Sunday report card

Duke opened its 2006 season in nightmarish fashion Saturday night at Wallace Wade Stadium, dropping a 13-0 decision to visiting Richmond.
Devils Illustrated sizes up the disappointing performance in the Sunday report card:
The good news about the quarterback play Saturday night was that neither Marcus Jones or Thaddeus Lewis turned the ball over. That was priority one for the two inexperienced signal callers. Jones was ineffective in his three series, looked indecisive, and struggled with some short armed passes. In Jones' defense, it would have been nice to see what would have happened on the first drive if Jomar Wright hadn't fumbled away the game's first completion. Lewis completed 15 of 24 passes for 148 yards and may have laid claim to the starting quarterback job. Lewis admittedly was nervous in his first collegiate action, and he looked anxious in the pocket and probably bailed too early on two fourth-and-goal plays late in the game, but he still displayed the arm and moxie that make him a promising player. You can't call Saturday night's quarterback play a success because of the shutout, but there are bigger reasons why Duke lost the game.
Losing Justin Boyle and Ronnie Drummer in the first half was a devastating blow, but nobody stepped in to pick up the slack. The Devils ended the game with a horrendous 1.7 yards per rush average and lacked any real physicalness without Boyle in the game. Without Boyle's tough running and Drummer's big play threat, there's not much Requan Boyette can do on his own. Tielor Robinson made one good catch out of the backfield, but if the Blue Devils lose key weapons at tailback, Robinson's lead blocking ability becomes much less relevant.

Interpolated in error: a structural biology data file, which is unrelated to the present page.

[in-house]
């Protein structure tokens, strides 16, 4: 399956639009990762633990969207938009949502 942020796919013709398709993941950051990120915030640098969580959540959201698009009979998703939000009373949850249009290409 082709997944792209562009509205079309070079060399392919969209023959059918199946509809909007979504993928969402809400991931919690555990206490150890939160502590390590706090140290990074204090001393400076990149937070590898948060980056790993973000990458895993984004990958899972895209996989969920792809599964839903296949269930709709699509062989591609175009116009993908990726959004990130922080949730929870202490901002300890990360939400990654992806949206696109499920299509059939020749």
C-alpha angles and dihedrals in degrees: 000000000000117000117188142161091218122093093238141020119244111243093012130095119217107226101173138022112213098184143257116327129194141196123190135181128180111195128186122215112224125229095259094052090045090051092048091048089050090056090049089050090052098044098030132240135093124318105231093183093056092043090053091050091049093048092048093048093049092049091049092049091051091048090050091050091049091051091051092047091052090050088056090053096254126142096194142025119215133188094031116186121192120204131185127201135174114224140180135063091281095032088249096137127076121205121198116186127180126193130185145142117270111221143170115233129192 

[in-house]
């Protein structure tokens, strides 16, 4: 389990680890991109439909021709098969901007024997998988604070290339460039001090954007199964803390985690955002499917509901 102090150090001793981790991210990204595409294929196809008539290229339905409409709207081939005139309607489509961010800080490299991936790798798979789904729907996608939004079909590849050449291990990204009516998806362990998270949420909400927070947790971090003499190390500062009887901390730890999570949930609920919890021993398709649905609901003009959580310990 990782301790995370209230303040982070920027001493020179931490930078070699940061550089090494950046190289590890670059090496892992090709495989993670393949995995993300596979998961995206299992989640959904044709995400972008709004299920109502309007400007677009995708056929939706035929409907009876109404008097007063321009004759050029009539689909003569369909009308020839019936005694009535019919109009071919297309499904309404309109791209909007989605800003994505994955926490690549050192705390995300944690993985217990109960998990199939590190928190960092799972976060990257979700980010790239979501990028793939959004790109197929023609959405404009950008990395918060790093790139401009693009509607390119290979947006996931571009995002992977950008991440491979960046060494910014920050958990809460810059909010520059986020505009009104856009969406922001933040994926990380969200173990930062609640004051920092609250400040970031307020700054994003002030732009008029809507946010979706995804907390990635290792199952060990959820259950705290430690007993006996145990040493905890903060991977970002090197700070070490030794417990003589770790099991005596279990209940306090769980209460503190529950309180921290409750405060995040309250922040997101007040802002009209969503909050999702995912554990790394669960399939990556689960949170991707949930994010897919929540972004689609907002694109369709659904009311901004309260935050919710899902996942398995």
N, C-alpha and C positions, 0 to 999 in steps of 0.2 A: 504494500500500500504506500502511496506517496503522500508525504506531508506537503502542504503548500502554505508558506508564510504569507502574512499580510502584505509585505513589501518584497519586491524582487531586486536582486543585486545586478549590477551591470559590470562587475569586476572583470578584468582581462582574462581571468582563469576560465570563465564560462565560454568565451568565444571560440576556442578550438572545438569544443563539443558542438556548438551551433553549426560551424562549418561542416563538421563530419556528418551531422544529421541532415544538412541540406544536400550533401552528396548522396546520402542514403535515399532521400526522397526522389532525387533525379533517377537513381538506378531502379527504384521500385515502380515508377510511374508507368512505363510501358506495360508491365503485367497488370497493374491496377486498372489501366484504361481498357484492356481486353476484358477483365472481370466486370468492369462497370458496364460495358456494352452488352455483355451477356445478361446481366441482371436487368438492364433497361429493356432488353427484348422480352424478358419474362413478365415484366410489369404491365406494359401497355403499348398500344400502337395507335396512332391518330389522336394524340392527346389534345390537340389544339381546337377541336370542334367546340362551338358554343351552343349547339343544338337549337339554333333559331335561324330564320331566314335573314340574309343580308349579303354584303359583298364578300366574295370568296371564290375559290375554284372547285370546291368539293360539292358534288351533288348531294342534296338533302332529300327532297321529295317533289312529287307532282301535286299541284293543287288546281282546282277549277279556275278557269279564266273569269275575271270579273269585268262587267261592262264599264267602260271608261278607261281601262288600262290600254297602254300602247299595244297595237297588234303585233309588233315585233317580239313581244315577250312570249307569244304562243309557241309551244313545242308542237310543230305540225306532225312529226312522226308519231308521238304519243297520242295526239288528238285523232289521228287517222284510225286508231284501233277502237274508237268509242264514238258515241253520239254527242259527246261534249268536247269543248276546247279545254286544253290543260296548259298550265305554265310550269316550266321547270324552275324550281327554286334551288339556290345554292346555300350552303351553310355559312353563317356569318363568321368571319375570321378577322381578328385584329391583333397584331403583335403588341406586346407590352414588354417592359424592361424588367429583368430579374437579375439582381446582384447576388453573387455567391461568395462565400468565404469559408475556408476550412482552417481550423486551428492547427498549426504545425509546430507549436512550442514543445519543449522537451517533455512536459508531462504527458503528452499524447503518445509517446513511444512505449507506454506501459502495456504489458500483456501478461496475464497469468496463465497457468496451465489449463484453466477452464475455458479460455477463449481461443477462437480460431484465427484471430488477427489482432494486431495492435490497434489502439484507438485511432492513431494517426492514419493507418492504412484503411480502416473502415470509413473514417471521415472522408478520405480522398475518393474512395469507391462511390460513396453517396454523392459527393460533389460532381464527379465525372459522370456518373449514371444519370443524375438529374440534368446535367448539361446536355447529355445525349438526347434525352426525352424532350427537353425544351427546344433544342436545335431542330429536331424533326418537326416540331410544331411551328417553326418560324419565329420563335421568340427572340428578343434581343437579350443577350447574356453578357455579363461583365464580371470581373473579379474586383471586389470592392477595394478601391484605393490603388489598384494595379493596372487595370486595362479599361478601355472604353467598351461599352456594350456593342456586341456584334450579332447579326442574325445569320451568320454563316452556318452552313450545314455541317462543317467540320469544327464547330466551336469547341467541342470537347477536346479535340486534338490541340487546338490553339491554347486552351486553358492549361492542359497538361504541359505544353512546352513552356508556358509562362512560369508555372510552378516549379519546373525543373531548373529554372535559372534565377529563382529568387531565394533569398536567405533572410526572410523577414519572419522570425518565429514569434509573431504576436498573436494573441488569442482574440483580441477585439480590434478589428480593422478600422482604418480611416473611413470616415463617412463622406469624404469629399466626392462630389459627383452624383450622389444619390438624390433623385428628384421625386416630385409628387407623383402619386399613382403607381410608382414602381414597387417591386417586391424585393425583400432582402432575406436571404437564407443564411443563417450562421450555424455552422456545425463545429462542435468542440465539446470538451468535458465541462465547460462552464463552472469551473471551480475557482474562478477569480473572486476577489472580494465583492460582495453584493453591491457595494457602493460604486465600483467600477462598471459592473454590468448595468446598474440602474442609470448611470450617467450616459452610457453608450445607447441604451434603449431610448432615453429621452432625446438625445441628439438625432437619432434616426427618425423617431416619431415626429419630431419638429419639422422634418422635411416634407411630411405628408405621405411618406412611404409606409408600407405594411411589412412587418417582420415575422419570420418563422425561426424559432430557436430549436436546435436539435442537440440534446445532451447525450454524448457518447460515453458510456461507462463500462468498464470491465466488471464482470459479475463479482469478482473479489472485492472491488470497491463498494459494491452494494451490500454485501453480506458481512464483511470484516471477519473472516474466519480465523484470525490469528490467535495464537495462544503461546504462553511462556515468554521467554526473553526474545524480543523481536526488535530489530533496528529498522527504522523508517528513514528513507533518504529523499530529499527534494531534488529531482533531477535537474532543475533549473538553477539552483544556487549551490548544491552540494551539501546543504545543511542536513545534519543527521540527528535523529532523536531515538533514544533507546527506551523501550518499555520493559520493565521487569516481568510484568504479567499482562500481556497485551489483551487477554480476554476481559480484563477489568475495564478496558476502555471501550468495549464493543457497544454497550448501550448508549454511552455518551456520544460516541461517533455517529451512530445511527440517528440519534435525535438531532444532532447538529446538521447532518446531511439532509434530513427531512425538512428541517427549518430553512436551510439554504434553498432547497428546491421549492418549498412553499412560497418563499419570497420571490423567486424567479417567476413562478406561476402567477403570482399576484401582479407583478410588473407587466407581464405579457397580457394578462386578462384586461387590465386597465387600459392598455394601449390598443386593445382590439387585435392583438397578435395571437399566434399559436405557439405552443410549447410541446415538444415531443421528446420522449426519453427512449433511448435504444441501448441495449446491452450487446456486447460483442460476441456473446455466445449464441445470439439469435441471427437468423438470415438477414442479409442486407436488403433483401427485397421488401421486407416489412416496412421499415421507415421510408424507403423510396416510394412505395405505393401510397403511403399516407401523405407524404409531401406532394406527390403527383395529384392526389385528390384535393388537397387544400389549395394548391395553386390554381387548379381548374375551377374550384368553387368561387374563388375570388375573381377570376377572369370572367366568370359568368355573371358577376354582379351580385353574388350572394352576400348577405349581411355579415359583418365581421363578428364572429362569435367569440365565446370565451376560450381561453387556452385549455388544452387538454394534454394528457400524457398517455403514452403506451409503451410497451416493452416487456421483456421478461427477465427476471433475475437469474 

Richmond recorded four sacks on the evening, but the Spiders brought plenty of additional heat even if they didn't finish the job at the quarterback. Duke's playcalling on 2nd-and-goal from the two-a Lewis bootleg that resulted in a sack-indicated a lack of confidence from the staff in the line's ability to pave a path to paydirt. There were no muffed snaps or bad shotgun snaps, something that has been an occasional issue in fall camp. However, the bottom line is that Richmond's season front seven physically controlled the line of scrimmage and repeatedly beat Duke back. Everybody knew it was an inexperienced line that would probably endure a tough season, but it was an even more sobering start to the season.
Kudos to Raphael Chestnut for stepping up and asserting himself as a consistent weapon. His play was the only truly bright spot for the sputtering offense. Wright's first quarter fumble was one of the defining plays of the game however, and that turnover casts a long shadow over any other positives from the unit. Wright did go on to catch five passes and Eron Riley had a pair of grabs including a nice diving catch on the sideline. However, nobody came up with a key big play when Duke needed one the most. Opportunities to do that weren't exactly plentiful, but the Devils need more production and better ball security from this group. The tight ends were a non-factor in the passing game.